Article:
Sewage issues that in some instances may have existed for a century will soon have to be corrected, according to officials with the city of Hannibal and Board of Public Works.

Sewage issues that in some instances may have existed for a century will soon have to be corrected, according to officials with the city of Hannibal and Board of Public Works.

A complaint was initially made by a non-resident of the community on Feb. 11. The individual said that someone with the city had advised a local contractor that he could reconnect a sanitary sewer lateral from a residence to a storm water system, rather than the sanitary sewer system. City Manager Jeff LaGarce denies that authorization to perform such a blatantly illegal act came from a city employee.

Approximately three weeks later the city and BPW received letters of inquiry from the Missouri Department of Natural Resources regarding the individual’s sewer complaint. The state required the BPW to verify the sewer connections of residences in an area that includes Hope, Chestnut, Grace and Virginia streets.

According to Mathew Munzlinger of the BPW, its investigation turned up a dozen residences with sanitary sewer laterals that are connected directly into a stormsewer. Two other residences were found to have failing septic systems.

“It’s likely these houses have been connected to stormsewers forever,” said Bob Stevenson, general manager of the BPW, during Tuesday’s work session of the BPW Board. “These are the ones we’ve found, but there could be others. We’re guessing there will be a lot more before we’re done.”

Officials with the BPW and city launched discussions regarding the sewer situation, which according to city code must be remedied by property owners within 90 days of notification.

The notification process will likely begin soon, especially since the DNR is demanding the situation be corrected. During Tuesday’s BPW meeting, LaGarce said he plans to have members of the city’s Public Works Department deliver the news in person, rather than through letters.

The process of connecting homes to the sanitary sewer system will vary in degree of difficulty.

“Some houses are less than 300 feet from the sanitary sewer system,” said Munzlinger.

LaGarce noted some hookups will be “difficult” because it will require crossing streets.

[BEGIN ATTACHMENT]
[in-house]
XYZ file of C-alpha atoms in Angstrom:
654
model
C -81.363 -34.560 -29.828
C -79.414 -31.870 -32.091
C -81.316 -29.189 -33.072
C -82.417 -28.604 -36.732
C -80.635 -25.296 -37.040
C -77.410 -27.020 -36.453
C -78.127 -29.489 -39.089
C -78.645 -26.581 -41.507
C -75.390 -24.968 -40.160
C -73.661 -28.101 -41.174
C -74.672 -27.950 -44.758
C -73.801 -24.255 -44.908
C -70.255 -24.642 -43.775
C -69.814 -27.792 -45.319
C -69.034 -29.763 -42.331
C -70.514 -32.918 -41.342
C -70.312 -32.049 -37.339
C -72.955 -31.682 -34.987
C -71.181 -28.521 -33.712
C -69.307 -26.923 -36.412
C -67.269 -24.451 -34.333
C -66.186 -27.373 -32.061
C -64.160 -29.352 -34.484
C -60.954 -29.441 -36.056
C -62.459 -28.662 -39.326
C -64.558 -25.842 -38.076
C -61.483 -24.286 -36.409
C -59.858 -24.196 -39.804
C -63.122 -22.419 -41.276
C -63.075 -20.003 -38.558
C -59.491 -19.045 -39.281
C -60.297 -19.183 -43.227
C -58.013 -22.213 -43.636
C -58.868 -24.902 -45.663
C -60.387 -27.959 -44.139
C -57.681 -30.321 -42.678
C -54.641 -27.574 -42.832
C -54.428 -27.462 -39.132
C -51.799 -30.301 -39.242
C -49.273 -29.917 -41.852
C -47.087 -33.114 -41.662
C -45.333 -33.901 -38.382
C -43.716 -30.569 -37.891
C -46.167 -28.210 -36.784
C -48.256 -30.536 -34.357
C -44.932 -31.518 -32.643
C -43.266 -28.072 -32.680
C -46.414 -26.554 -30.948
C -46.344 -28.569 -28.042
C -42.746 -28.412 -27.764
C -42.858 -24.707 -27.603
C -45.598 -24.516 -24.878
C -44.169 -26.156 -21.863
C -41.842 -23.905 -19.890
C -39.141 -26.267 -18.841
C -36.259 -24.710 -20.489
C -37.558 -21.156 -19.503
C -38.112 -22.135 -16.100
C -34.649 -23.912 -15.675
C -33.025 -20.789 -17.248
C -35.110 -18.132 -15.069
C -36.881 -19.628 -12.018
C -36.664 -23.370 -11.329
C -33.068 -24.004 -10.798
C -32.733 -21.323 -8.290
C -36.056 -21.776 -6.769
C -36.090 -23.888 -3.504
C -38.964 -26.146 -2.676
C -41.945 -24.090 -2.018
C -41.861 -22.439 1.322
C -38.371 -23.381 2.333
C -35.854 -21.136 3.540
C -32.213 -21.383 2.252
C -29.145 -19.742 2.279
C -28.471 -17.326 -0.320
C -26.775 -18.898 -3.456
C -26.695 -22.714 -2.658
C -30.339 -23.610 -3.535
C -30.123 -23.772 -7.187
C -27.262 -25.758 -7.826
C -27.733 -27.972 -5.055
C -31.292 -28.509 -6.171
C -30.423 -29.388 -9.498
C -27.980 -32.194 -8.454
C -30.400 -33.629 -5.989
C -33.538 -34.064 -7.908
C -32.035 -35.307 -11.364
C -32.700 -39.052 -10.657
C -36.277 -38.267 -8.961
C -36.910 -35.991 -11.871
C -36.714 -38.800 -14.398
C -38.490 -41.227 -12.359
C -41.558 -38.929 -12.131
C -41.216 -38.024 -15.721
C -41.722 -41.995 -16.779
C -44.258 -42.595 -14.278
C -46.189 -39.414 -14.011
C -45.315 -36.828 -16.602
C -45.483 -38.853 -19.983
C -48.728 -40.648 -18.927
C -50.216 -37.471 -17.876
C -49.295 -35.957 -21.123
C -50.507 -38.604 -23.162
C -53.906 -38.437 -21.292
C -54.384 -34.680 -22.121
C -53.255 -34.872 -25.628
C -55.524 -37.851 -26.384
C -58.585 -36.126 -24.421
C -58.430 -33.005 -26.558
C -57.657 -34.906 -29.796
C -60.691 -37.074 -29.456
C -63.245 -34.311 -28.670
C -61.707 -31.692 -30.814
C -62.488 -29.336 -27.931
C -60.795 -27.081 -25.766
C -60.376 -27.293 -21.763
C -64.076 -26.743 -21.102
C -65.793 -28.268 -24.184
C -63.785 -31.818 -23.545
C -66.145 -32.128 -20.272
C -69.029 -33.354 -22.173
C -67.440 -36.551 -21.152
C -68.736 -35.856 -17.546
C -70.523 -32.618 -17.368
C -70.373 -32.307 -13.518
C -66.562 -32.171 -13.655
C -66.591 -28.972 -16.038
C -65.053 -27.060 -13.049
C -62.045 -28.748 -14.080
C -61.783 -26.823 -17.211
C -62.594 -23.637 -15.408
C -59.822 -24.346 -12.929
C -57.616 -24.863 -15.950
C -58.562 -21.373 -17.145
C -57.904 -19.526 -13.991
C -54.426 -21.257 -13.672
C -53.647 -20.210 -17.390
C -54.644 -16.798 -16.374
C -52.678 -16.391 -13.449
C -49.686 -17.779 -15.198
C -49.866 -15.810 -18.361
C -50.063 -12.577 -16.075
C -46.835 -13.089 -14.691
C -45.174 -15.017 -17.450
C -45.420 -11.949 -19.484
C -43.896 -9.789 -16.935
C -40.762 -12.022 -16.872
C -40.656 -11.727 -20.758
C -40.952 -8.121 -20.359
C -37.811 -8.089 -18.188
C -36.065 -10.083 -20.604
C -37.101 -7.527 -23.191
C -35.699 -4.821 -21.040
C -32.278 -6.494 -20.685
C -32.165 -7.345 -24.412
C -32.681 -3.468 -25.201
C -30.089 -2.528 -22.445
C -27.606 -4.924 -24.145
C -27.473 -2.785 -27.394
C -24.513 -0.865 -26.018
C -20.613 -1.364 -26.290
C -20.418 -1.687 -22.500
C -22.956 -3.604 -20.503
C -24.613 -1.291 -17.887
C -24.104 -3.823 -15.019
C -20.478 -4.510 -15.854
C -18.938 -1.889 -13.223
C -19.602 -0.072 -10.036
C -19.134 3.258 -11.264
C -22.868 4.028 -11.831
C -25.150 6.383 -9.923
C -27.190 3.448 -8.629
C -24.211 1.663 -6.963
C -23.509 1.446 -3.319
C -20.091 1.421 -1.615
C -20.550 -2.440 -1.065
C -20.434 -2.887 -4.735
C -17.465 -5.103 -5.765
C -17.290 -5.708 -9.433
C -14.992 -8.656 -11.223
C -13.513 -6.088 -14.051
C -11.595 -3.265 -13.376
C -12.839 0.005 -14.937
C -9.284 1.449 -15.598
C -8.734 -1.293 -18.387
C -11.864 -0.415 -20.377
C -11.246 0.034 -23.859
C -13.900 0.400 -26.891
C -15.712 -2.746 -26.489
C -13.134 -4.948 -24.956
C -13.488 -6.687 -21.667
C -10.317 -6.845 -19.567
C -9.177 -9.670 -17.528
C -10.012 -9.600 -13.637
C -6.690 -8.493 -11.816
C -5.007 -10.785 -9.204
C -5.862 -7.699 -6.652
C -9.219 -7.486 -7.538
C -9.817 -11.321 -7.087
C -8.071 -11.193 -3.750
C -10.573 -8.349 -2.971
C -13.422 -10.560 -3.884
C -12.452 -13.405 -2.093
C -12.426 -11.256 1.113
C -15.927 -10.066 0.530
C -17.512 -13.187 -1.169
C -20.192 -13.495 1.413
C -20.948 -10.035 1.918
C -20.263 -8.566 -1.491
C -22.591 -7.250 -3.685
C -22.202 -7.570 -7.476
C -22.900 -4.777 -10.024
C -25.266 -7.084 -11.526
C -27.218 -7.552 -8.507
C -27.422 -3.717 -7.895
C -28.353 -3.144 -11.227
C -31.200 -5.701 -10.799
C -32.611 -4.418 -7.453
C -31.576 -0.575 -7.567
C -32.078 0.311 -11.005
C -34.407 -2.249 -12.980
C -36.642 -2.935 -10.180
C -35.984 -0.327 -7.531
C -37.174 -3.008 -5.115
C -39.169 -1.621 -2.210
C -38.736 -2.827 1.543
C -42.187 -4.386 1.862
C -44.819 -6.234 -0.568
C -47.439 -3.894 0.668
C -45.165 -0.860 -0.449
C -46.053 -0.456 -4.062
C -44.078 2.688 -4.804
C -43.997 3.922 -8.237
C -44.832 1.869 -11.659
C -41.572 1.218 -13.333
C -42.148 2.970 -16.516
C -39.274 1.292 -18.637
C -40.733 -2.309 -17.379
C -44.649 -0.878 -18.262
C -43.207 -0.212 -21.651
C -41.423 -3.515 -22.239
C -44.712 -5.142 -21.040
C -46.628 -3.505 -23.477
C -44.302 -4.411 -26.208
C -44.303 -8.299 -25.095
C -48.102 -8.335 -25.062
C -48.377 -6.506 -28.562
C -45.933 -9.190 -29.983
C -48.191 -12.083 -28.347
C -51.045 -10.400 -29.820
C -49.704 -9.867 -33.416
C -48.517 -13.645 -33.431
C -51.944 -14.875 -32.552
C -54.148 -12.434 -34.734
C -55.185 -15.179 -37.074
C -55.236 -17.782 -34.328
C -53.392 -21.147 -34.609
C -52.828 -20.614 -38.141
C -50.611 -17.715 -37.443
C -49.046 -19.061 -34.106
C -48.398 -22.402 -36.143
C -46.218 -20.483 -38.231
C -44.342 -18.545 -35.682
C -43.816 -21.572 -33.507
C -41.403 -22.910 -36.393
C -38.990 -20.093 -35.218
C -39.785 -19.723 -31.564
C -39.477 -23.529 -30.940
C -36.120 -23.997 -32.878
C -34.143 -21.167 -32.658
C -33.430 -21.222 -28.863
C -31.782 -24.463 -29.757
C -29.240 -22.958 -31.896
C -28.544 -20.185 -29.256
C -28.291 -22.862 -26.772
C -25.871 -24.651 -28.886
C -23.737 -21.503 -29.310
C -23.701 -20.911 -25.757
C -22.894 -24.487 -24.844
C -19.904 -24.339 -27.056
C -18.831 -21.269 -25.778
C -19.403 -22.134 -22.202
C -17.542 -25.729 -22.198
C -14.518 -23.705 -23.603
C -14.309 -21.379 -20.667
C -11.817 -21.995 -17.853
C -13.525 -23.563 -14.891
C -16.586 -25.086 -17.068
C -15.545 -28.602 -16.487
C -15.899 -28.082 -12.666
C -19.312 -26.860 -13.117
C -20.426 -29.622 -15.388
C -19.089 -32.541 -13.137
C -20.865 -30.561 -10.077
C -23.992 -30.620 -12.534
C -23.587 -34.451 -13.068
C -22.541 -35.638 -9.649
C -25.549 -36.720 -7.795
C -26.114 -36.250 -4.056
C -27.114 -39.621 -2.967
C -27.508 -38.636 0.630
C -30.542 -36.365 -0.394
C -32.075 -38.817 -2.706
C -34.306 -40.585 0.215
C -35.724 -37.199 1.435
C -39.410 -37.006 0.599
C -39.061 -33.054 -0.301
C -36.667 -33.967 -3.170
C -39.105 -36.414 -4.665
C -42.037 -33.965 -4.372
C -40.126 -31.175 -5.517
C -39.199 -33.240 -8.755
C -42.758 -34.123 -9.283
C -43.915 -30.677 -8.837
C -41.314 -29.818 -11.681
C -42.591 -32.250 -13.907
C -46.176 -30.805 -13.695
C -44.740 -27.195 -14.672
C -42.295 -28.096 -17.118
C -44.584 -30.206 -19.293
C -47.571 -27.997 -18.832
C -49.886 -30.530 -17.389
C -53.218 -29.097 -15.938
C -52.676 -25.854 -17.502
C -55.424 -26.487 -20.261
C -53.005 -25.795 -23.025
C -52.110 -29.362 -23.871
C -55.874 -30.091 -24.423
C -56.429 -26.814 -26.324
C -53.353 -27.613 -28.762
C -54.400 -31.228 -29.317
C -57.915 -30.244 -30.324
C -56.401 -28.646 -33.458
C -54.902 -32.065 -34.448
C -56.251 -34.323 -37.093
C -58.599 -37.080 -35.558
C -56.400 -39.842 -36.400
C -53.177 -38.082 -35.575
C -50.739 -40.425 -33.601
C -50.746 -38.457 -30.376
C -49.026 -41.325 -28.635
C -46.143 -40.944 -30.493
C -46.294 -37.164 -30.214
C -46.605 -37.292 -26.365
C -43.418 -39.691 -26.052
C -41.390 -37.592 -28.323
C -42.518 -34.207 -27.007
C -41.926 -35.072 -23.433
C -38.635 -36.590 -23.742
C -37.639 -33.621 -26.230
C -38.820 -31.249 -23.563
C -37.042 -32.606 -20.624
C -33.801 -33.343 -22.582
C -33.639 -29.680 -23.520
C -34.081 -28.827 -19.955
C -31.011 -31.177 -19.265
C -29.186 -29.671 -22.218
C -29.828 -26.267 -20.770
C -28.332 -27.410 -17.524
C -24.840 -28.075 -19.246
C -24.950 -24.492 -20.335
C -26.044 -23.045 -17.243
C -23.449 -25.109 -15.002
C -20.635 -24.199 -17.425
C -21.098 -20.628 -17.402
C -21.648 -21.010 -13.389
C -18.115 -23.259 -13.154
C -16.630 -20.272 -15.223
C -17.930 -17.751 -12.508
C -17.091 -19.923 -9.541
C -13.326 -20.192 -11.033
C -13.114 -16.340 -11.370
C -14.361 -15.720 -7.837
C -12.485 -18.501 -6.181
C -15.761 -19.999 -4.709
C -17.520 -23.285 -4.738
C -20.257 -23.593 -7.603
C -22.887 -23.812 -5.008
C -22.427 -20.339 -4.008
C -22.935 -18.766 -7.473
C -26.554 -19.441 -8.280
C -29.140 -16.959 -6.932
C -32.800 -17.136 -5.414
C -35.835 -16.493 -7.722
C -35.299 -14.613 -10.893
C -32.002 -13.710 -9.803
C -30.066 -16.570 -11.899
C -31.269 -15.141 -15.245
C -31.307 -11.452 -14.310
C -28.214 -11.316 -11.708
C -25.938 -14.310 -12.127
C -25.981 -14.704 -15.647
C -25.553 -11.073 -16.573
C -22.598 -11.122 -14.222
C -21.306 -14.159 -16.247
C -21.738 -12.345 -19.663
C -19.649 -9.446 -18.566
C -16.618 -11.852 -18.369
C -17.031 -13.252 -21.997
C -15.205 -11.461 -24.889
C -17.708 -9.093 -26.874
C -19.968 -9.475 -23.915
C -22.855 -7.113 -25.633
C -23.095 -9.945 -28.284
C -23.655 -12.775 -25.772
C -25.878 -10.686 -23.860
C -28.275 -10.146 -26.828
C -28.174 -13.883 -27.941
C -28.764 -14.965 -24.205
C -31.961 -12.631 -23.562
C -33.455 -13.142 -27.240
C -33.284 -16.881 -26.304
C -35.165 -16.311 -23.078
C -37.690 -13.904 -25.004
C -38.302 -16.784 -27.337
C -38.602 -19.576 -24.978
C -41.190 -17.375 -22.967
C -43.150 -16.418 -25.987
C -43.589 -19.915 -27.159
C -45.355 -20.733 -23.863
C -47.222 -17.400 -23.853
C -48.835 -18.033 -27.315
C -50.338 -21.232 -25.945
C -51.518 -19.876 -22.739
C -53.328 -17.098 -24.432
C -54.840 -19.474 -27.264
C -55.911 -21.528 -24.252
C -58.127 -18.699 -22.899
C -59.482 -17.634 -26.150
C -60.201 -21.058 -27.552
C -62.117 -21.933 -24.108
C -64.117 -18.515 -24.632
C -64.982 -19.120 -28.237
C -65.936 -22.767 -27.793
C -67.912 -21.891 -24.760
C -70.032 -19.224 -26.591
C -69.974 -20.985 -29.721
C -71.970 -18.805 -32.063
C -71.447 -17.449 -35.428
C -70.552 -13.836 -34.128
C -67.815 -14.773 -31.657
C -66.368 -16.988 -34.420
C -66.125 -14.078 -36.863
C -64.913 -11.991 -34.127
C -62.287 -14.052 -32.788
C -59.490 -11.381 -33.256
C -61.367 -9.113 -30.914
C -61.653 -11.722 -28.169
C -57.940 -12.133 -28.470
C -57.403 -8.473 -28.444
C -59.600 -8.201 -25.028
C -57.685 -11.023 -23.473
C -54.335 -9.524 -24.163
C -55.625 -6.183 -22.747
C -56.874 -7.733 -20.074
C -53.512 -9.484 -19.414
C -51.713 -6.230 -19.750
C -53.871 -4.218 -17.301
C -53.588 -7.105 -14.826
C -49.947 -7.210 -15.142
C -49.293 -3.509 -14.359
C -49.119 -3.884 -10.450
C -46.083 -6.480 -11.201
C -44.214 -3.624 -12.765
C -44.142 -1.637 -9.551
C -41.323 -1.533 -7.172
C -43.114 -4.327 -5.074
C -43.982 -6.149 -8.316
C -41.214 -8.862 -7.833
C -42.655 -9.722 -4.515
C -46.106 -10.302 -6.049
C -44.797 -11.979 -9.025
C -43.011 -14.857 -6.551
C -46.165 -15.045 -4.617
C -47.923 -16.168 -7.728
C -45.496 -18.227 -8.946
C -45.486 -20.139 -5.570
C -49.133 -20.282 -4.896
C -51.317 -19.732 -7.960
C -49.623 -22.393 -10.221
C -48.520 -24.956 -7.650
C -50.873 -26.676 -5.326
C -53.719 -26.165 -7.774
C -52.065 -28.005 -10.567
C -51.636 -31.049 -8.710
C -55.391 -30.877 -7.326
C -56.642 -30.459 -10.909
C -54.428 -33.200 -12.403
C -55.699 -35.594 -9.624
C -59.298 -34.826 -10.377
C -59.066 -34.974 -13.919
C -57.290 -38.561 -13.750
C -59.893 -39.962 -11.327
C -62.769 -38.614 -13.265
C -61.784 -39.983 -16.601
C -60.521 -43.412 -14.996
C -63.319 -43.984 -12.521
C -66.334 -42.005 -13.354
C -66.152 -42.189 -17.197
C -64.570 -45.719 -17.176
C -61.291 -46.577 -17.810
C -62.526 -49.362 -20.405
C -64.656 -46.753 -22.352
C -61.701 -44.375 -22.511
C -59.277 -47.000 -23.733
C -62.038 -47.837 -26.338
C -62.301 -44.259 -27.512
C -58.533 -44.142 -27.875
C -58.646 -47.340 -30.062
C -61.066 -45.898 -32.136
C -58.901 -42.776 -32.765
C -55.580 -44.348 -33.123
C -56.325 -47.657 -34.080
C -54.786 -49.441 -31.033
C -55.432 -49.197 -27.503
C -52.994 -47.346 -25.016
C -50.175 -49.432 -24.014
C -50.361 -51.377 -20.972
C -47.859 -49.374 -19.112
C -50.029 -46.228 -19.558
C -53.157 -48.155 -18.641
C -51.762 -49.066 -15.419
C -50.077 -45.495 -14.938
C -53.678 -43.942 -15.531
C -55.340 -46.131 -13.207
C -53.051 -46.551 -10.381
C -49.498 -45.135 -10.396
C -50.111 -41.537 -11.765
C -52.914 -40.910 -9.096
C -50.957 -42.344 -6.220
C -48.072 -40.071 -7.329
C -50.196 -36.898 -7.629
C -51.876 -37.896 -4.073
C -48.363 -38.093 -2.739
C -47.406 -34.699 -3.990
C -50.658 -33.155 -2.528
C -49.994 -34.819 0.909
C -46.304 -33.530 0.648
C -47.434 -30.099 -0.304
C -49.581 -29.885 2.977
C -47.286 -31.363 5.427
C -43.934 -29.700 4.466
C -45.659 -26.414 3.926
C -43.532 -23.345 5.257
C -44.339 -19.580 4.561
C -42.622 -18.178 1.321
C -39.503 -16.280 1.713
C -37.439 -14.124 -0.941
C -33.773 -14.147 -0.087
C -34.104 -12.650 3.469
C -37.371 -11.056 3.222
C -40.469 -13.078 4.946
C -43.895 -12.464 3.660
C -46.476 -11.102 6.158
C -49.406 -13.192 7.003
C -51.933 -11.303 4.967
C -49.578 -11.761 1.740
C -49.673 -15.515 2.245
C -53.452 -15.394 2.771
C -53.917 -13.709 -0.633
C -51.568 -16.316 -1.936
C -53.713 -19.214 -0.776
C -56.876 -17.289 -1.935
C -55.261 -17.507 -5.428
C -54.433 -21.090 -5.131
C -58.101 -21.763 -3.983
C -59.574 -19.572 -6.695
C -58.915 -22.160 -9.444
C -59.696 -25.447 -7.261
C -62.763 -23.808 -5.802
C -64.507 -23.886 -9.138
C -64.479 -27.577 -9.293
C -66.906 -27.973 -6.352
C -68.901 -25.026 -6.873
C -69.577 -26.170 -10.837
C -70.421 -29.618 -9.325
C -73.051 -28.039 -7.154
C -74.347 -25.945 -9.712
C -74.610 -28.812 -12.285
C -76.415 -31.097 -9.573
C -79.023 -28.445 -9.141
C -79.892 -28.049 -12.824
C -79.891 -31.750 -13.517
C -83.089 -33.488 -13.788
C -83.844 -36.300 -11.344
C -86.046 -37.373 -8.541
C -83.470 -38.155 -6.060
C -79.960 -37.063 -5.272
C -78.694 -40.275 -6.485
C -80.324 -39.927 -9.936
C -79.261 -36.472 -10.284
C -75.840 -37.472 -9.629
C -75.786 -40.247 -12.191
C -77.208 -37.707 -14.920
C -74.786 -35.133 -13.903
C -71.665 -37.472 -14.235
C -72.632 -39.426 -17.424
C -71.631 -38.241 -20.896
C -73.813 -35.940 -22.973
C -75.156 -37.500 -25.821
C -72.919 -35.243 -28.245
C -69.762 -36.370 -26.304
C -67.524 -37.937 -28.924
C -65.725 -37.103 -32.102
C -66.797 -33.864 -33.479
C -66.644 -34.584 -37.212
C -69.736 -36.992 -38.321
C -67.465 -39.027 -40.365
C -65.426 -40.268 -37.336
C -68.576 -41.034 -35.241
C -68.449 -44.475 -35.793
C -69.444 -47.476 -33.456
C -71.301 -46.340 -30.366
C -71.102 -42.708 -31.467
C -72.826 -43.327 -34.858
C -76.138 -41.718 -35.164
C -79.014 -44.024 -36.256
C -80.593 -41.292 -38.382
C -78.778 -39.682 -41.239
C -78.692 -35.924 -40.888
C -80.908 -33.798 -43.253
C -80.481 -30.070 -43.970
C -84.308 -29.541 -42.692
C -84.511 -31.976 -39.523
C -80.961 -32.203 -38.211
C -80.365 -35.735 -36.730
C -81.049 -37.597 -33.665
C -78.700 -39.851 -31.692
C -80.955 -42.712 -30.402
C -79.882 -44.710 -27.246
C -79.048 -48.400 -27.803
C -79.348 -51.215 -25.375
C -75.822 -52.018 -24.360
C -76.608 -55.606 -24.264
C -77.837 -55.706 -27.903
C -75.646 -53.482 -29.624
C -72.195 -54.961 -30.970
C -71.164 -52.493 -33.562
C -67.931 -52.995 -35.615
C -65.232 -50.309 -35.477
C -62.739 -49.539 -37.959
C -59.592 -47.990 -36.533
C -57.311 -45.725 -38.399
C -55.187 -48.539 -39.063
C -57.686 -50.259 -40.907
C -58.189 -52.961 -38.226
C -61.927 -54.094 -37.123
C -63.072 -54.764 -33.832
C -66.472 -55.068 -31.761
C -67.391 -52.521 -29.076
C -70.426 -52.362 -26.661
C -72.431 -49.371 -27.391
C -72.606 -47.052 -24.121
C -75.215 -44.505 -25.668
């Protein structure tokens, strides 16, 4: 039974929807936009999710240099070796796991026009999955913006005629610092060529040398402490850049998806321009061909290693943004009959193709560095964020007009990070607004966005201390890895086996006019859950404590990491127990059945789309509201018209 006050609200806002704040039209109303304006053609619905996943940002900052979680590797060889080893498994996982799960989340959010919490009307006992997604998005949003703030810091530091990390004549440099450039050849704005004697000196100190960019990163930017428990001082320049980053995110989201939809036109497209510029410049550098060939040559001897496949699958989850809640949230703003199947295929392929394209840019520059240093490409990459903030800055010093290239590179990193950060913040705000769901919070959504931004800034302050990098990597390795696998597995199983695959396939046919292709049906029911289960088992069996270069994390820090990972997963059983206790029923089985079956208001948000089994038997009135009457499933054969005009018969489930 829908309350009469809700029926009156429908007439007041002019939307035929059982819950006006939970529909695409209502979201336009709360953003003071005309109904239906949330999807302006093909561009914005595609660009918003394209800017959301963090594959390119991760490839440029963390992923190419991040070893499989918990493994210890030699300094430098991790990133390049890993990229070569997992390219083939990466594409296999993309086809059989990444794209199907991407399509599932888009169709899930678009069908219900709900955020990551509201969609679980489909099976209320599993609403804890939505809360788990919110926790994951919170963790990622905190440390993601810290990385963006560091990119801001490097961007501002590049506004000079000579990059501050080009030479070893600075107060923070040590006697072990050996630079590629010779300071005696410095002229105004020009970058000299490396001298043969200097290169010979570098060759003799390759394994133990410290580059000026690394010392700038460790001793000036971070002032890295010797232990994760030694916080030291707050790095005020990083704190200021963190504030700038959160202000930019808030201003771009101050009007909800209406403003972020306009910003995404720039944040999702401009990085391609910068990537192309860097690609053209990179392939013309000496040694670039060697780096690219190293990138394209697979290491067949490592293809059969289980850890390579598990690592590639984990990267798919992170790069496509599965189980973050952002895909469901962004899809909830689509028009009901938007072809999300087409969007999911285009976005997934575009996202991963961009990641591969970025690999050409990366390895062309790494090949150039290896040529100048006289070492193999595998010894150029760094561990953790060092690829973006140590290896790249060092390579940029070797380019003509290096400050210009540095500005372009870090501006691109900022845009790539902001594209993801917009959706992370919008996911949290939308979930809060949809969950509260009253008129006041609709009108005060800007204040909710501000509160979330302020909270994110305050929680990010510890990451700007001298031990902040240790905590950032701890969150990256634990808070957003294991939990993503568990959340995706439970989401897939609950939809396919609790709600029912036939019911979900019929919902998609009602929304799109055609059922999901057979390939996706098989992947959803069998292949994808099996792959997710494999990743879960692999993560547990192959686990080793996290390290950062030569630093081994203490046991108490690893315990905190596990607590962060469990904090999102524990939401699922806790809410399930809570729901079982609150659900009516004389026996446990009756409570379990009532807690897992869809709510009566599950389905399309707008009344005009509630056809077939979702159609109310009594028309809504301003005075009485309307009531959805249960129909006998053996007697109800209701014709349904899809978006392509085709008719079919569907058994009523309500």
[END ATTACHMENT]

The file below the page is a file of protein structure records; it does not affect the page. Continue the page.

Just as the degree of difficulty will vary in connecting residences to the sanitary sewer system, so will the cost of the work that will be the responsibility of the property owners.

“Some of these are pretty low income neighborhoods,” said Stevenson.

To help defray the costs, the BPW Board has approved a “rebate” program to homeowners or property owners of the affected residences. Because these households have been paying sewer fees for years, assuming their sewage was being properly disposed of, the BPW will refund the sewer fees paid it by these residences during the past five years. Rebates will not be offered to the households with septic systems.

Randy Park, BPW Board president, noted that the rebate program is consistent with BPW policy when it has been determined that customers have been overcharged.

“The rebate should help people be held harmless, or mostly harmless,” said LaGarce.

The rebate program will include some stipulations. The funds will go to the owner of the property, even if a renter has been paying the monthly sewer fee. The total amount being rebated cannot exceed the cost of the connection.

As of Tuesday’s meeting, the estimated cost of the BPW rebates was around $15,000.

BPW and City Attorney James Lemon advised the BPW Board there is nothing that compels it to undertake a rebate program. He added the program will likely reduce the chance of litigation against the BPW and/or city.

“This is the best course of action in a bad situation,” he said. “No one can say you’re being anything but fair.”